Thursday, 18 July 2019
Arts featured Racism

Policing Black youth, a poem and essay by Guyleigh Johnson

When they see us 
How they see us

‘Wilding’ (Wilin) 
They take our words and depict 
Write another script 
To fit the picture they paint so ugly and vicious 
Criminalizing our image to be suspicious
They put fear in the hearts of the nation 
So our homes will become stations 
Prisoners 
Caged in, raged in,  for nothing we engaged in 
“Guilty”
Driving while black
Working while black
Walking while black 
Talking while black 
Just black 
Yes that, stirs a different kind of hate 
Being black makes white people irate
Nowheres to escape 
If you run they got a gun 
If you talk they'll tie your tongue 
Lies they spit fluidly every word wrapped in cruelty 
Years of abuse in systems upon systems we keep saying are broke
If you claim you're so woke 
Then you will let go 
Of the ideology that the “system works for us” 
Instead of against 
Young black men that don’t need to jump fence 
They just have to exist 
This presents a 
different childhood for our black kids   
Slavery ended over 400 hundred years ago but I still feel these
Shackles on my feet 
Slowing me down 
The suspects are ‘thugs’ 
Of course that means brown 
When they see us 
They see animals 
Untamed 
And you wonder why they don't know us by name 
Because calling us out would make us humane 
The injustices of the world make us insane 
Mental illnesses from trauma generational and present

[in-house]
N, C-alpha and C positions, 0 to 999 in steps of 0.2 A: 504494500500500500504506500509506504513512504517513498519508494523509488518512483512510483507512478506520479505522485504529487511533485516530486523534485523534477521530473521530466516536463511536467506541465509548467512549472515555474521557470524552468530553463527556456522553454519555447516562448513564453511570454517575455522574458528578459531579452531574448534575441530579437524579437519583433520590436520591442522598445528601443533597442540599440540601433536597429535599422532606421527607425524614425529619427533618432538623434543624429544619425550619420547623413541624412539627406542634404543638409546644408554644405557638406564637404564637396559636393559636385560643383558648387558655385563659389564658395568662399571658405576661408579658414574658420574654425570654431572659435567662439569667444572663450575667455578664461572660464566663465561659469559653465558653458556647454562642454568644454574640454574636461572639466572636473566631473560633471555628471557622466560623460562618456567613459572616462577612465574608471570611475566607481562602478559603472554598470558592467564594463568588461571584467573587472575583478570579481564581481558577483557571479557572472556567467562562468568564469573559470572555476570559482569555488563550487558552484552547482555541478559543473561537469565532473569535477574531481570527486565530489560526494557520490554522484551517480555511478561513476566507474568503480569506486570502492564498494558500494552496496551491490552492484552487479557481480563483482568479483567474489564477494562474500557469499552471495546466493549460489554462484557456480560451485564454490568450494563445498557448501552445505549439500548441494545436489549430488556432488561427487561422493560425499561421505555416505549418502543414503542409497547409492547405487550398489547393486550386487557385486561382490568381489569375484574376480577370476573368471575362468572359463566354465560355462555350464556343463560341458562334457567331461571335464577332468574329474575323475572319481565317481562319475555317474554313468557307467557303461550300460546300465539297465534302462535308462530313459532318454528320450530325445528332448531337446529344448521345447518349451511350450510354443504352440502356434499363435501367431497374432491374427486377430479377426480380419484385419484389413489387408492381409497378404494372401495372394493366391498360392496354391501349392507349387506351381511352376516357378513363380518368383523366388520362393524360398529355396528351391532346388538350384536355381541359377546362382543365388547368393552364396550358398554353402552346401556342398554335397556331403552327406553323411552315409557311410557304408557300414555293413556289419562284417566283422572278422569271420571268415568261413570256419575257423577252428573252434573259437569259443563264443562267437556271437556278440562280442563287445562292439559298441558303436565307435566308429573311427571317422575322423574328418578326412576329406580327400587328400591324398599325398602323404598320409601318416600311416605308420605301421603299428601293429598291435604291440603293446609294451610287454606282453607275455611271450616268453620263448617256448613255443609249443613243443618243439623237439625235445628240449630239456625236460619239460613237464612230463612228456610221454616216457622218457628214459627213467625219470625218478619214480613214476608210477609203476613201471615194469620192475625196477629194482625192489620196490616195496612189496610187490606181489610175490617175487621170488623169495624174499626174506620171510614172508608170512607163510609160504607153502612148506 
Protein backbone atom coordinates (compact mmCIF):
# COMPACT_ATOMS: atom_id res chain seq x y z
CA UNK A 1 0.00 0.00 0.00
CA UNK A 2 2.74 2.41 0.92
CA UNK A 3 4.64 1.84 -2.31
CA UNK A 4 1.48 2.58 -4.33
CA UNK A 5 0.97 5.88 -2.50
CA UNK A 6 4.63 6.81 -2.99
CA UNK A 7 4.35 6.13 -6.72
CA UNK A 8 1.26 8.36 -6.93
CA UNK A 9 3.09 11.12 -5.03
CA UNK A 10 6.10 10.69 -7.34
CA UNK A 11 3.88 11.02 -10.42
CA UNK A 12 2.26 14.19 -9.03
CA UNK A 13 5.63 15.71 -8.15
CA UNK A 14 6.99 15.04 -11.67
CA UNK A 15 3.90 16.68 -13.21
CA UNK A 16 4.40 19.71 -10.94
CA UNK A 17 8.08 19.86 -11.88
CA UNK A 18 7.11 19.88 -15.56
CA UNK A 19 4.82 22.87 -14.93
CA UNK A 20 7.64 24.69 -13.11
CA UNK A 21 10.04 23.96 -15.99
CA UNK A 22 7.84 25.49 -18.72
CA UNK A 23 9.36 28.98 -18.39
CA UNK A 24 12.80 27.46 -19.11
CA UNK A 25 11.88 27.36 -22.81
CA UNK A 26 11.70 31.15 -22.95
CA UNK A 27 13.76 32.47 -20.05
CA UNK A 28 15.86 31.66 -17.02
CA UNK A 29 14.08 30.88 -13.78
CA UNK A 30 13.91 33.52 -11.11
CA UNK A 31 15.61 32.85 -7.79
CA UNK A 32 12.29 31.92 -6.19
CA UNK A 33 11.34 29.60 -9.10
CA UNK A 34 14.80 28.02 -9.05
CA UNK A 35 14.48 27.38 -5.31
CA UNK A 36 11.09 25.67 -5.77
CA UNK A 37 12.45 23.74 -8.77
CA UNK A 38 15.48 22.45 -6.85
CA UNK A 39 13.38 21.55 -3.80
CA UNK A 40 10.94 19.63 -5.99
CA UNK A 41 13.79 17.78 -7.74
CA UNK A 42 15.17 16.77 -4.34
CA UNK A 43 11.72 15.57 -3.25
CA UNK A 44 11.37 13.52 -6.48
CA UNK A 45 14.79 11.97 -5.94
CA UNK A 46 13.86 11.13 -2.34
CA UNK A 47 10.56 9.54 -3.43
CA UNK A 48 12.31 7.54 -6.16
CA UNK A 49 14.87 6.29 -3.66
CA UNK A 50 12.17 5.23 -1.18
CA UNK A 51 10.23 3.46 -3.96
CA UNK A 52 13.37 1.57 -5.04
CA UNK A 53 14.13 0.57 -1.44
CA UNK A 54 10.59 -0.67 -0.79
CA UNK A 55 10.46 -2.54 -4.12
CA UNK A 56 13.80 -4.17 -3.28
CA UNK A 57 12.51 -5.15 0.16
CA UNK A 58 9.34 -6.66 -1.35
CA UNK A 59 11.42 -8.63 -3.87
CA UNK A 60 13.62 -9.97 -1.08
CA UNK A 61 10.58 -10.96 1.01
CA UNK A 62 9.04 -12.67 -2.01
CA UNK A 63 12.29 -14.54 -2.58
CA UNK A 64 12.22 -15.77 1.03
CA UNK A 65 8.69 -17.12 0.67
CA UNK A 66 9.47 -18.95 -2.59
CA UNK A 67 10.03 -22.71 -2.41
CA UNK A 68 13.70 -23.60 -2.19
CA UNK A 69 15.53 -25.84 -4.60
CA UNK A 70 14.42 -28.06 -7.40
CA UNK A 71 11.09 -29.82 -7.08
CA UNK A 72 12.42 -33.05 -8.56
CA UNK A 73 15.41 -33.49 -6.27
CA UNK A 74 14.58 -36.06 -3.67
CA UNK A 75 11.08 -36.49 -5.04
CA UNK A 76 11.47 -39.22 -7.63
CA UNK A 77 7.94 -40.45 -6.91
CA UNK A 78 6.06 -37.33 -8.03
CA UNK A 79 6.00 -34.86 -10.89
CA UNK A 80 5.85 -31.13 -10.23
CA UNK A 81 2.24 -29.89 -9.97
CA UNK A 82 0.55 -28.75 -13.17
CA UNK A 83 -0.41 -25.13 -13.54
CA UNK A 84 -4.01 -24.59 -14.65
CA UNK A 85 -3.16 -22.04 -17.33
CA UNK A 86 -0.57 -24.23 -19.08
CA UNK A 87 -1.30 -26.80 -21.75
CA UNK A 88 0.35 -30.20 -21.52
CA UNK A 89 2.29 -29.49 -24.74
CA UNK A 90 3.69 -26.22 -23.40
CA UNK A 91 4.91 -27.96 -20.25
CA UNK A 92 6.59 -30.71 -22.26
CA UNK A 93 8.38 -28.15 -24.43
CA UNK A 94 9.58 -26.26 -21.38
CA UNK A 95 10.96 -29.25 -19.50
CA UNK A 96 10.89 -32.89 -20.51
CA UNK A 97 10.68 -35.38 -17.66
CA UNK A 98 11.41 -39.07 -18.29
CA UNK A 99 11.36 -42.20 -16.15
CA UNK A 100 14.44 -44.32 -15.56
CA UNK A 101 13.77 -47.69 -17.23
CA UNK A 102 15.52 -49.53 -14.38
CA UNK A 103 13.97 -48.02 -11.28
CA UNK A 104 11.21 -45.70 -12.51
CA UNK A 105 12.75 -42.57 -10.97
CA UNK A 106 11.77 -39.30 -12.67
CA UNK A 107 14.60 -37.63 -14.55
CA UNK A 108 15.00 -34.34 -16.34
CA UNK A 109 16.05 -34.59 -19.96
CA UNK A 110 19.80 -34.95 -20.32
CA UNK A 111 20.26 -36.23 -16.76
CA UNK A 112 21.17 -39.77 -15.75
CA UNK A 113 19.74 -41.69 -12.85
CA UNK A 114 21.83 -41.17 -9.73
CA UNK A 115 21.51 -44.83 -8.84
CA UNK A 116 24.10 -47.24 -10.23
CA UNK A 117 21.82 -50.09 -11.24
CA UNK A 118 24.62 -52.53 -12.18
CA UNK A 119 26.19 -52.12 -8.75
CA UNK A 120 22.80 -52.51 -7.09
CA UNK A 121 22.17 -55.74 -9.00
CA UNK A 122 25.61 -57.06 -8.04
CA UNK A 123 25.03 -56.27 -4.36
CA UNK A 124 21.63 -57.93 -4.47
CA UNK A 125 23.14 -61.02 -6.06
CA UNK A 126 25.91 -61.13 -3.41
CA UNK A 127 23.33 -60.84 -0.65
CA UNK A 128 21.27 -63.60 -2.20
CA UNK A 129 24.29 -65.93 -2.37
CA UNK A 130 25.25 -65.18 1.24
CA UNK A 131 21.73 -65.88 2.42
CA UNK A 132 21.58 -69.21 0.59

Poverty, discrimination, racism so prevalent 
No need for evidence 
The proof is in our being 
Everything they're seeing 
Is

Black
 
Like the pigment of our skin has no depth 
Like our blood doesn’t run deep 
For our mothers who weep 
Over the dead bodies in the streets 
Or the ones locked up and ceased 
You have faith in the justice of peace 
But all I see 
Is war
Invisible scars designated in the hearts 
Of every black and brown kid 
Whose childhood was stolen 
But still grew up to be golden 
Breaking chains 
Reversing pain 
Just to heal 
Be real 
How you see us
Is powerful beyond measure 
That’s why you try and stop the levels
We aim to reach, educate and teach 
Persistence and passion we’re building 
Amongst our brown and black children 
So everytime you police a life 
We unify with resilience
Because all we ever were was innocent 
Kids

It’s not what you see 
It’s about who we really are
Your judgement will no longer declare or scar
How I see myself 
Or how we see each other
I am his sister, he is my brother 
Photo Joshua Roberts/Reuters

It’s not about when they see you, it’s about when you see yourself, don’t allow other people to cast their fear of you on to you because you’ll grow weary in insecurity, doubt and lack of self esteem in your being. Let the memories of your ancestors be embedded in your mind every time you wake, so you’ll never take yourself for granted.

I wrote this piece for the brown and black children who have to walk everyday in this world under a microscope that wasn’t created to get a better view, to understand, or to be seen, but to be defeated. I know the invisible scars so many of us carry that hold weight. I know the stains on your cheeks are from tears you tried to fight every night before you went to sleep. 

I wrote this piece after watching “When They See Us” on Netflix, which was released this May. The mini-series follows the story of the Central Park Five, a group of young brown and black men wrongly convicted of raping a white woman in Central Park, NY.

I thought this documentary was important because of the impact it made in telling the stories of how brown and black lives are policed, especially at a young age. While the rest of society is often “innocent until proven guilty,” brown and black youth are often “guilty by existence.” 

All I could think of after watching the series and reading statuses was how relevant that information was to our present lives here in Halifax.

See also: Angela Bowden: Street checks and the trauma stories of our elders and youths